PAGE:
Maintaining Design Aesthetics and Keeping Accessibility in Mind 

By Kennedy Willingham, Oklahoma ABLE Tech Communications Intern    

In today’s digitally powered world, there are numerous ways to communicate and interact with each other. So, how can we find balance between what we want to portray through our digital content and creating that content in an accessible way. 

Having accessible digital content is important! It allows all individuals to access and benefit from your content, regardless of their access method! Accessible content leads to equal opportunities, meets legal standards, and provides an improved user experience for all viewers. 

One thing to keep in mind as you create accessible content is that the goal is an equivalent experience. By designing things as you normally would, and adding accessibility practices to your process, you’ll be able to do just that! 

Use Good Color Contrast  

A great place to start your journey in creating aesthetically pleasing, yet accessible, content is by maintaining appropriate color contrast.  

The Bureau of Internet Accessibility defines color contrast as “the numerical value assigned to the difference in light between the foreground and the background.” An example would be the colors of your content’s text and background and how easily they can be distinguished from one another. 

A great resource to check your contrast values is the WebAIM Contrast Checker. This tool not only includes a contrast checker, but the recommendations for color contrast ratios depending on size and emphasis (i.e., bold, italicized). The most important numbers to remember are:  

  • Normal text should have a contrast level of at least 4.5:1. 
  • Large text (14 pt. bold and higher or 18 pt. regular and higher) should have a contrast level of at least 3:1 

As an example, the contrast value of the blue background and the white elements on the graphic below is 6.29:1, which meets the WCAG AA criteria! 

White ABLE Tech logo on a blue background and underneath it. There are white swirly elements around the edges.

 Alt: White ABLE Tech logo on a blue background and underneath it. There are white swirly elements around the edges. 

Optimize Graphic Content 

This aspect of design accessibility has multiple layers, but don’t get too overwhelmed! Just like a cake, each layer stacks on top of the previous one. So, once a starting point is defined, you’ll catch on in no time!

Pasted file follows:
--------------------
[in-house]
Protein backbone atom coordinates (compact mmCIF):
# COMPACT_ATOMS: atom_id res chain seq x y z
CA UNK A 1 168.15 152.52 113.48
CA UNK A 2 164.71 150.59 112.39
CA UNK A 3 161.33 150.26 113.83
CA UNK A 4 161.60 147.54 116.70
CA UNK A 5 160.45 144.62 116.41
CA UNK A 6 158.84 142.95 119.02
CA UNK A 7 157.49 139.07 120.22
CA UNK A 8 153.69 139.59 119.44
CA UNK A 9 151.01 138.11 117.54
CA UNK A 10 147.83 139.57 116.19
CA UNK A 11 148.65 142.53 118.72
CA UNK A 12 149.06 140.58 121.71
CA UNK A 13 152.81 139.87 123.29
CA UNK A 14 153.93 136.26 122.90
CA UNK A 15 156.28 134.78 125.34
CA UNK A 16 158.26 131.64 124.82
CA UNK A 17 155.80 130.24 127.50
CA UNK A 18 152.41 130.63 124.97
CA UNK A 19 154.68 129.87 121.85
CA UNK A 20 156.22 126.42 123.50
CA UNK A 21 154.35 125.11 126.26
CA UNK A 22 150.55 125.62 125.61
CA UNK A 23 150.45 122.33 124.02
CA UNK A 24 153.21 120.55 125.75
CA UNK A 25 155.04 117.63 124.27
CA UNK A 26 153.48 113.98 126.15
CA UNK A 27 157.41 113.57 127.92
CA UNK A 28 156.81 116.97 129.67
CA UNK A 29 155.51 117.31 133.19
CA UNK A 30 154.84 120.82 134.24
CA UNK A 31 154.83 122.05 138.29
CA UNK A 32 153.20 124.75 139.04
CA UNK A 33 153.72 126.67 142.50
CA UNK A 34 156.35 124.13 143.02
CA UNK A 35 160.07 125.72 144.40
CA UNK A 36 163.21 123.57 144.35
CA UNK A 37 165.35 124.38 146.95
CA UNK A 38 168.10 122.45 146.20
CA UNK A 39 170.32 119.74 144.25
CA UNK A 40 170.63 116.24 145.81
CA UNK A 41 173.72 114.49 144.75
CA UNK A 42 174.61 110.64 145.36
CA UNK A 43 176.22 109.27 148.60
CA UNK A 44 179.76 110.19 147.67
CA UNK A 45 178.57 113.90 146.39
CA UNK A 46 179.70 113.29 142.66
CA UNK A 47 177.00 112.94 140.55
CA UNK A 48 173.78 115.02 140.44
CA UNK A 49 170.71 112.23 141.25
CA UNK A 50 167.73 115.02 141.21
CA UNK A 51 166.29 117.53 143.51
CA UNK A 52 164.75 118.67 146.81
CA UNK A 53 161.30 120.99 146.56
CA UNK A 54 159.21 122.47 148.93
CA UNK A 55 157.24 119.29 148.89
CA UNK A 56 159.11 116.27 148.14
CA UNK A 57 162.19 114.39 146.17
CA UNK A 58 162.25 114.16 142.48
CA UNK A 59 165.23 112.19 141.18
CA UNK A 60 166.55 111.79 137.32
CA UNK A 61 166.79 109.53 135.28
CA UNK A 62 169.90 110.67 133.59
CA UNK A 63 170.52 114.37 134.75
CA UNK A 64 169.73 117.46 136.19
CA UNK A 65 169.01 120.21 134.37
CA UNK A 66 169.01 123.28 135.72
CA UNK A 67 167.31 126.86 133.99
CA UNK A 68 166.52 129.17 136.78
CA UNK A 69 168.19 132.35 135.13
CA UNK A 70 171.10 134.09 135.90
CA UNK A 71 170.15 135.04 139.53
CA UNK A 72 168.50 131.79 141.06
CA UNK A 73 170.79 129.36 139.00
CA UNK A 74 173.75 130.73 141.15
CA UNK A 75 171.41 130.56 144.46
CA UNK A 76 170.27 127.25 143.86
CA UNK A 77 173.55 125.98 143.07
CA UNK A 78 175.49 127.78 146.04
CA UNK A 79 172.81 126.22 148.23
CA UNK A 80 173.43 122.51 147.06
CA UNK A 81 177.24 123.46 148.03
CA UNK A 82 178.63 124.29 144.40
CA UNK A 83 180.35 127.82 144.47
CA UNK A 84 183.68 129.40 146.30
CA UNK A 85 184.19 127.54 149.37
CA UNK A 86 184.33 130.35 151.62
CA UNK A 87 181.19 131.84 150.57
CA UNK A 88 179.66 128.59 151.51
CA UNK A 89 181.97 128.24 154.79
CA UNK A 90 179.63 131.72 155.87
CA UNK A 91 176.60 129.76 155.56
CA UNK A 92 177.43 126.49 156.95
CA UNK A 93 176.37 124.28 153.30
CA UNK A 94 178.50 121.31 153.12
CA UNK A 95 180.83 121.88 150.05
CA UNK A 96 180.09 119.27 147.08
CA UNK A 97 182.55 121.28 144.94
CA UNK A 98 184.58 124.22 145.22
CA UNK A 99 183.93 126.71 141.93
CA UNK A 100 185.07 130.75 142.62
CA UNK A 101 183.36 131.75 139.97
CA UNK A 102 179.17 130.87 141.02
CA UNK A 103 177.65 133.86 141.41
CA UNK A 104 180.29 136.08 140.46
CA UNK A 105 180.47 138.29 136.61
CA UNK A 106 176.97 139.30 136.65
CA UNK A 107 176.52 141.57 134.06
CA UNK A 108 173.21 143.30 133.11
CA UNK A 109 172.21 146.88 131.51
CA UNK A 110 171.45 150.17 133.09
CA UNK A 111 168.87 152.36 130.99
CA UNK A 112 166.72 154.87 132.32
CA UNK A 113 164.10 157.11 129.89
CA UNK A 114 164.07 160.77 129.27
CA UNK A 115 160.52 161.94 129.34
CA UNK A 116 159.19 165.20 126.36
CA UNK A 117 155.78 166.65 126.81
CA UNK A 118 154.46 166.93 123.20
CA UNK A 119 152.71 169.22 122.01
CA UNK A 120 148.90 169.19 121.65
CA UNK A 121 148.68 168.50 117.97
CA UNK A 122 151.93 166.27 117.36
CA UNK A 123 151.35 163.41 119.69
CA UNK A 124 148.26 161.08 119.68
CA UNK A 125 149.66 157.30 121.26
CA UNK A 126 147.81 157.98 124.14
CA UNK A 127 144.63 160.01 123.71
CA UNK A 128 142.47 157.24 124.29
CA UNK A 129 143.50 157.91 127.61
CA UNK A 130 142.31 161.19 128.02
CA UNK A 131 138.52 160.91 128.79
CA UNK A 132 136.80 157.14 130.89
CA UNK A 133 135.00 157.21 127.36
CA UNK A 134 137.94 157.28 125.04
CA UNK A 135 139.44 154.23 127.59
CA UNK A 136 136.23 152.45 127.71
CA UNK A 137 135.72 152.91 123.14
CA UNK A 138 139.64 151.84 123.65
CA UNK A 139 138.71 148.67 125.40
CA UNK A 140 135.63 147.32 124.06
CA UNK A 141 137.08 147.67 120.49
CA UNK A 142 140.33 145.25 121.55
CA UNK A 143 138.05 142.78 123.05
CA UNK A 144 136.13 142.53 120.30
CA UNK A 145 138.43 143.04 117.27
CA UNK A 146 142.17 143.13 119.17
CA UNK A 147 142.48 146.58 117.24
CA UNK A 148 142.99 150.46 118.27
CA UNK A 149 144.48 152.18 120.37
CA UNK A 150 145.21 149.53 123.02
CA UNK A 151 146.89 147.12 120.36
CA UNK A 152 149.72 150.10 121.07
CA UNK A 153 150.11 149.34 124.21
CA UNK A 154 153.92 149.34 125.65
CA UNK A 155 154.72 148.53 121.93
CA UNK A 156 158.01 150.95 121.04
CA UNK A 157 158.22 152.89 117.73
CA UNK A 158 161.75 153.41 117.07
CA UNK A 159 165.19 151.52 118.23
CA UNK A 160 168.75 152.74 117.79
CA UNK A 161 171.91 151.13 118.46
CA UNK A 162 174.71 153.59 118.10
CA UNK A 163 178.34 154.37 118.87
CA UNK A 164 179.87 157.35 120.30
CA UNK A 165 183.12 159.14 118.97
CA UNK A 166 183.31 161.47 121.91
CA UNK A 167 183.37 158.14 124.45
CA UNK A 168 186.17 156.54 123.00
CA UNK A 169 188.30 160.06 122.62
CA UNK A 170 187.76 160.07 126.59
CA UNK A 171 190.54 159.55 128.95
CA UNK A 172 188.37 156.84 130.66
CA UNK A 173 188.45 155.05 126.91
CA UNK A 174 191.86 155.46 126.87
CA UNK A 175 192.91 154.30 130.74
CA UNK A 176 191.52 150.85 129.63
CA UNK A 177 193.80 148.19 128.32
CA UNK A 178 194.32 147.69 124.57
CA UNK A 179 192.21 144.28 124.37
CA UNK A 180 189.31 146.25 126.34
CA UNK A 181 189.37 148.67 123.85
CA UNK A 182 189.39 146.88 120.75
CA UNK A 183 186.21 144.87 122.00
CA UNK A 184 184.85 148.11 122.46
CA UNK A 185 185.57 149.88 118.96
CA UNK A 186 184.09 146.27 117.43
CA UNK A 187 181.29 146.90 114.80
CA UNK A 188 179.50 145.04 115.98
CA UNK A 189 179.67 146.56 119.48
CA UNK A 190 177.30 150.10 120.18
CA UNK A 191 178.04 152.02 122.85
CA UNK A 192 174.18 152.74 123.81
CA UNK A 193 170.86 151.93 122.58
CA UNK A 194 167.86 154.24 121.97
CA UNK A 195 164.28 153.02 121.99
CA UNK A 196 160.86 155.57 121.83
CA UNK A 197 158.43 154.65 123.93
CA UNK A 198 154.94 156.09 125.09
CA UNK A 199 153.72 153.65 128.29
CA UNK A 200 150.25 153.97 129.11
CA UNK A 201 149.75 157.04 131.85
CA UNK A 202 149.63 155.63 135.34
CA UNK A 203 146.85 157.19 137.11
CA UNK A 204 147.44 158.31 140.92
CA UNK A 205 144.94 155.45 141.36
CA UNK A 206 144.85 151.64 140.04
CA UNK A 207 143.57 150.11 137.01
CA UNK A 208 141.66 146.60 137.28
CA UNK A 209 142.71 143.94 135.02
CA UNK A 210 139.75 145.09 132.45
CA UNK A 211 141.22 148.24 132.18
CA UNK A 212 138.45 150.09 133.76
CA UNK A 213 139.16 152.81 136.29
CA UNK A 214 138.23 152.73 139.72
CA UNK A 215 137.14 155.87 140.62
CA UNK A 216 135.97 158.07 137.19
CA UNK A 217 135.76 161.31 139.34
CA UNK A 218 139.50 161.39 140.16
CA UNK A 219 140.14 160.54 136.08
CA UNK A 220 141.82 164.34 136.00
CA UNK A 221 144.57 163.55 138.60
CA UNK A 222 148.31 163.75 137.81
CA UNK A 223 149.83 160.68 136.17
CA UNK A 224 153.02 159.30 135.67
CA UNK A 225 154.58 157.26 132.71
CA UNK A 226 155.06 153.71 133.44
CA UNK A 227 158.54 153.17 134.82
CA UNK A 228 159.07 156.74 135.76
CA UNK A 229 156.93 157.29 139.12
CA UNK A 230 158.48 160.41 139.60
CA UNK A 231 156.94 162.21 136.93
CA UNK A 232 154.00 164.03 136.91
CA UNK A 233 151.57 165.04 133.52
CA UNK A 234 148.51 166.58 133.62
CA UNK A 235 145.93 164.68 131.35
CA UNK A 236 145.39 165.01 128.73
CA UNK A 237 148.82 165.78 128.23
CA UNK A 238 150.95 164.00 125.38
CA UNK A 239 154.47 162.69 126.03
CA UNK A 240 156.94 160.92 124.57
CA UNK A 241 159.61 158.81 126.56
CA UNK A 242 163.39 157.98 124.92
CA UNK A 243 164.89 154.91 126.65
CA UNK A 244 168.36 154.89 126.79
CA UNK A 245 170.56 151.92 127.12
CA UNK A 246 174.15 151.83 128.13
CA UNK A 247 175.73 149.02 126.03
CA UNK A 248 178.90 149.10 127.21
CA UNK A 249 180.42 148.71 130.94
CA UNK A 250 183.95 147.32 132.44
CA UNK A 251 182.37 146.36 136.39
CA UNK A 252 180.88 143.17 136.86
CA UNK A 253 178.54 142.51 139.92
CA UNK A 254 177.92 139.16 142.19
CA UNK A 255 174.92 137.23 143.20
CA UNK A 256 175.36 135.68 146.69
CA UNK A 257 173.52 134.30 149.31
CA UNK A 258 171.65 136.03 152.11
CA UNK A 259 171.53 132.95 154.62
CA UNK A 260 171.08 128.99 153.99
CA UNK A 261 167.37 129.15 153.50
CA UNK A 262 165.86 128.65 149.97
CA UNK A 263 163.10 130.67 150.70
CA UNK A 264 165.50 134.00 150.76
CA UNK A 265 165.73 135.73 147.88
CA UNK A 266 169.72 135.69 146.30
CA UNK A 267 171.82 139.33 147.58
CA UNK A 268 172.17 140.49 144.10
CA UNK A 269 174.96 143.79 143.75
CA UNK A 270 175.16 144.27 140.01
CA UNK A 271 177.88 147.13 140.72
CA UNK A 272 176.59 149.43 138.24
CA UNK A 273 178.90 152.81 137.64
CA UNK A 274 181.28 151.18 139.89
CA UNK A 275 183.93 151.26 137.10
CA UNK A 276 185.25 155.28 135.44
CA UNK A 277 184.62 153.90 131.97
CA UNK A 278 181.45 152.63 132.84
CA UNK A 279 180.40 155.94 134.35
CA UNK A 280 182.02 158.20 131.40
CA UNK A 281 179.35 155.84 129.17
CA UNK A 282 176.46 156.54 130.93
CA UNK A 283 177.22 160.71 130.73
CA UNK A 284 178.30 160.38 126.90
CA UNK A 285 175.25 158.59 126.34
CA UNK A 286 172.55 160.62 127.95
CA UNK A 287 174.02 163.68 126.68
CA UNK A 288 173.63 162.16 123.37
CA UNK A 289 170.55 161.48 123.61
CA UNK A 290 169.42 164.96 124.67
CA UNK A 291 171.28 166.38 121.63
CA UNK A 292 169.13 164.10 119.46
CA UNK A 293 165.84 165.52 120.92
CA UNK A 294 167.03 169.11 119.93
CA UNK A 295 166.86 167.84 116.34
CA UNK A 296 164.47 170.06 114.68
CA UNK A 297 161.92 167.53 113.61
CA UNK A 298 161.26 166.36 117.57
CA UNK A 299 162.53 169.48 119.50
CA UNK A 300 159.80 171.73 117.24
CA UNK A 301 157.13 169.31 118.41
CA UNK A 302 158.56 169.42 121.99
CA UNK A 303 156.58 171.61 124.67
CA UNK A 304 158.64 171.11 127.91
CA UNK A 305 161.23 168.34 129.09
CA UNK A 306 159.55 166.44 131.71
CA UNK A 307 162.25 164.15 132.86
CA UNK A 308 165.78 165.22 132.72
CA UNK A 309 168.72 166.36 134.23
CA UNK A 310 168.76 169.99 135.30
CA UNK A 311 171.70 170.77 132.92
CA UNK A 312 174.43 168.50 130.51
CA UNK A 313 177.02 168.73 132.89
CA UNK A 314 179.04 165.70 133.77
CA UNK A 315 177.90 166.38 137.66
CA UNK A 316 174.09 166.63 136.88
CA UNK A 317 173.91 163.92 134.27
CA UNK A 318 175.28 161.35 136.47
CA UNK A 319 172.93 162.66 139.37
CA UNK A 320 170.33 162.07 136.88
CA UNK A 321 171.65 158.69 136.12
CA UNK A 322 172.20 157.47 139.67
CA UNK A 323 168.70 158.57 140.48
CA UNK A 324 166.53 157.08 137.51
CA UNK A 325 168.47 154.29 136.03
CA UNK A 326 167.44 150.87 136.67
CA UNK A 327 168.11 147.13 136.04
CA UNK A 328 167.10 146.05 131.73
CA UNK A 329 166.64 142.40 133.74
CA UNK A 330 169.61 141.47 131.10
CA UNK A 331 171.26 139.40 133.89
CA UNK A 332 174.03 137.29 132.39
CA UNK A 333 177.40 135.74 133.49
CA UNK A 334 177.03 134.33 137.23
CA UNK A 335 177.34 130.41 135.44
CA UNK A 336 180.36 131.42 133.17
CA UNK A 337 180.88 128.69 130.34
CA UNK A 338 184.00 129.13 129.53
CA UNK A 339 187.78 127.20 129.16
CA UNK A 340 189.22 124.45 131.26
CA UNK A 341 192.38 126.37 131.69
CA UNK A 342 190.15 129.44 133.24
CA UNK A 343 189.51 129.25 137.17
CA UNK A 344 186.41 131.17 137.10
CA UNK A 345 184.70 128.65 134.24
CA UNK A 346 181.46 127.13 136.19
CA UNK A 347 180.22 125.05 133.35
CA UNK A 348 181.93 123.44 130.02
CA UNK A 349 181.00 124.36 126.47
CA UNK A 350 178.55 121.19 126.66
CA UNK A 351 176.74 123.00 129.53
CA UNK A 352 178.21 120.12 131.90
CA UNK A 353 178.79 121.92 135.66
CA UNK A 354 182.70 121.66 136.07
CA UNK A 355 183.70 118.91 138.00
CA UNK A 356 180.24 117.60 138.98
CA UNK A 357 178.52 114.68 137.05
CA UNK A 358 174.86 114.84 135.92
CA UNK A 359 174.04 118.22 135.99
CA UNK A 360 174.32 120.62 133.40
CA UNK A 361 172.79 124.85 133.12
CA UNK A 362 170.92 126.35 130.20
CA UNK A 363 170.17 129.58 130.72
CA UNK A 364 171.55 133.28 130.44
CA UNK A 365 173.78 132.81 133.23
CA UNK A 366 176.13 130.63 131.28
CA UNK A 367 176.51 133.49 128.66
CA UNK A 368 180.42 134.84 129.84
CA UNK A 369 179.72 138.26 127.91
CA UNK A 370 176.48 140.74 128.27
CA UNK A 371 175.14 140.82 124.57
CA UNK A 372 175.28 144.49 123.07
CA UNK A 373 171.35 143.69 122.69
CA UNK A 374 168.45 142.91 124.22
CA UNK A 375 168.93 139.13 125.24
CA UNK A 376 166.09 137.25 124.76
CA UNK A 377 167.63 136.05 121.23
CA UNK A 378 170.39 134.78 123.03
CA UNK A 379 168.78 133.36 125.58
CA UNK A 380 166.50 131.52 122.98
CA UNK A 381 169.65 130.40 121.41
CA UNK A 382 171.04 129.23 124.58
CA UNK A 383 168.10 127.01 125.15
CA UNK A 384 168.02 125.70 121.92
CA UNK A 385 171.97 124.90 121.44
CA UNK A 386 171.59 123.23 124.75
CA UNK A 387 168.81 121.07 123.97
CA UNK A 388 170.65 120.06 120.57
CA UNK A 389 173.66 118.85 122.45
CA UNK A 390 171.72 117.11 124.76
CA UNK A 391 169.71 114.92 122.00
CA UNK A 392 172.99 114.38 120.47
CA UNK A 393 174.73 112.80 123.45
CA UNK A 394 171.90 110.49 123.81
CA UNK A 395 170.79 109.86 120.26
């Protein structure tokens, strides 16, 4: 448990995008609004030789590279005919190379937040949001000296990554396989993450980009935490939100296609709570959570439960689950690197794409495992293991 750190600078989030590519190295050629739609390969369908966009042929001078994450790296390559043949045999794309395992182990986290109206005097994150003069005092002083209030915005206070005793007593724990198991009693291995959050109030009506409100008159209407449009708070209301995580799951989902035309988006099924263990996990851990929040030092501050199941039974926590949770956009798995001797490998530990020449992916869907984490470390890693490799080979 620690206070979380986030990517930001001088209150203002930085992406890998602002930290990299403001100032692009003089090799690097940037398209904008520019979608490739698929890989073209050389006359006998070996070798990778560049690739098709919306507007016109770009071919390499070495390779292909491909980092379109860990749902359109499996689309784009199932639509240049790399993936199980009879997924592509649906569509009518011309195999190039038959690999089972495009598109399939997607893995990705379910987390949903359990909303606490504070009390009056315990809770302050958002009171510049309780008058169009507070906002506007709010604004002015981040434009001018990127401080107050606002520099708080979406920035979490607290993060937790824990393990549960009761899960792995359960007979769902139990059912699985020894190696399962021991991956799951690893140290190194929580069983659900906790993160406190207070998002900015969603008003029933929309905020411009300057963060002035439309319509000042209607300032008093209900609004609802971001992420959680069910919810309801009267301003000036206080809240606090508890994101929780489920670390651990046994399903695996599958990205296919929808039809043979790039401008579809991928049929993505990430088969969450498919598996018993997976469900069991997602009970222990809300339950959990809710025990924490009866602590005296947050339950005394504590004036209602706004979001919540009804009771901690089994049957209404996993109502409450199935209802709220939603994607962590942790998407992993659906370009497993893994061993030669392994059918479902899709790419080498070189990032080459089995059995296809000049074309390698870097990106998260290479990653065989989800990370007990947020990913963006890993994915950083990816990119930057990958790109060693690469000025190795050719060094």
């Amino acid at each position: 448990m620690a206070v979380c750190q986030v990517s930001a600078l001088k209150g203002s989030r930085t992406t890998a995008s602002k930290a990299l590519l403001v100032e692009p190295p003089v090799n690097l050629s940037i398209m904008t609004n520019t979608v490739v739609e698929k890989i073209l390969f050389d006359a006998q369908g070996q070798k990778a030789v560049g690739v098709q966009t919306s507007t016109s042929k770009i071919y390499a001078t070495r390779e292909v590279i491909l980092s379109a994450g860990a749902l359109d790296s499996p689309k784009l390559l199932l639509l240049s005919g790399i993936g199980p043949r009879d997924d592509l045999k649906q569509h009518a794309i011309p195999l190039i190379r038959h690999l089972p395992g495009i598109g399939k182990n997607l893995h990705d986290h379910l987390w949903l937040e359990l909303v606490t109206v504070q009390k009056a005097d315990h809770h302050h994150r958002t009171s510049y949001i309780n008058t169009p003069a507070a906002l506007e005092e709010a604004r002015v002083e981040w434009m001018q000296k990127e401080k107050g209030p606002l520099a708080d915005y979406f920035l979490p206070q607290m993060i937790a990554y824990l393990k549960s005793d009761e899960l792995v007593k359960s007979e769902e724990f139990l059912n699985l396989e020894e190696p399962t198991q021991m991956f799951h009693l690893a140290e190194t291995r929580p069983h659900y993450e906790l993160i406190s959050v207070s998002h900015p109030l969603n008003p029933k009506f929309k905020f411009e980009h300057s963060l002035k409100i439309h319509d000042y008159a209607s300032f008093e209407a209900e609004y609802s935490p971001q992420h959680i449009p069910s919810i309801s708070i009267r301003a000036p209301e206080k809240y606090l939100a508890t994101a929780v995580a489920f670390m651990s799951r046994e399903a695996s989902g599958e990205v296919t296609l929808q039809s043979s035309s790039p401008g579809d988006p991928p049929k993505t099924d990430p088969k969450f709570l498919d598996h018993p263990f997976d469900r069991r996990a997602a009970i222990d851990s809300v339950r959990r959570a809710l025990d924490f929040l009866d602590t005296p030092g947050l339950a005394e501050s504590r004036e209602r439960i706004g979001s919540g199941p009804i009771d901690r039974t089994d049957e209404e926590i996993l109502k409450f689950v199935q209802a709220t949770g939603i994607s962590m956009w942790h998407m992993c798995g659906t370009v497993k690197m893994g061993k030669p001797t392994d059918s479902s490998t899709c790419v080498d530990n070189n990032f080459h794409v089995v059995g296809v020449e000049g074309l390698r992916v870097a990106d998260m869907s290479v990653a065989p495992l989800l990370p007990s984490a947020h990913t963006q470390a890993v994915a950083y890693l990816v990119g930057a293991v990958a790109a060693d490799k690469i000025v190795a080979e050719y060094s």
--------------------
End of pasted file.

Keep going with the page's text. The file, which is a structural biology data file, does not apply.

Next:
It’s important you keep your audience in mind when working with graphics, especially those who use screen readers or other assistive technology (AT) to access content. When balancing aesthetics and accessibility in your graphic content, keep these things in mind: 

Design simple graphics 

Making your graphics simple as a first “layer” will set a good structure as you develop the rest of your content. This isn’t to say you can’t have fun while designing! There’s a way to maintain high visual interest and make your graphics accessible, and that’s done primarily by keeping the amount of text you include in your graphics as minimal as possible. 

Think of your graphics like a billboard. You want something that will grab your audience’s attention quickly and draw them in to your written content.  

Don’t forget about text alternatives 

Text alternative elements are crucial for accessibility! These written descriptions of images, graphics, and videos convey the meaning of the visual elements in your content. 

Remember those layers we were talking about? Text alternatives, like alt text, captions, and transcripts are the second layer of your cake! For example, all the text that is included on a graphic should be included in its alt text.

So, if you have blocks of text on your graphics, those can actually be a barrier to folks who use AT to navigate your content. This is because AT can't read text that is locked inside of an image. If you don't add that content to the image's alt text, then people can't access it.

If you still have questions, or need help further understanding, check out this Harvard University article: Write Good Alt Text to Describe Images

 Remember, the more descriptive you are with this “layer,” the better your content will be conveyed to users who are unable to visually interpret it! 

Limit Emojis and Other Special Characters 

As fun as emojis and other special characters may be, we as content creators must be mindful of how they are translated by screen readers. As was mentioned in Peyton’s blog, Are You Reaching Your Entire Audience? Three Tips to Make Your Social Media Content More Accessible, each emoji has a description that is announced by screen readers. 

So, what do we do to find the balance? Here are a few tips: 

  • Use emojis in moderation. This will limit confusion in your web posts and provide a smoother delivery to screen reader users. 
  • Place emojis at the end of your written content. This allows for prioritization of content and keeps interruptions to a minimum for AT users.  
  • Keep emojis in your captions only. Including them in things like alt text can clutter your descriptions. 

Other Resources 

Visit our Text Alternatives , Writing Content, and Color webpage for a more extensive list of resources in testing your content for digital accessibility.  

You can also check out an article from Sprout Social which includes 8 guidelines to make social media posts more accessible. 

Oklahoma ABLE Tech is Oklahoma’s Assistive Technology (AT) Act program. As part of the organization’s mission, the digital accessibility team offers training and technical assistance on topics related to digital accessibility, as well as accessibility evaluations of websites, web applications, and other types of digital content. To learn more about digital accessibility, you can visit the Digital Accessibility Program webpage or send an email to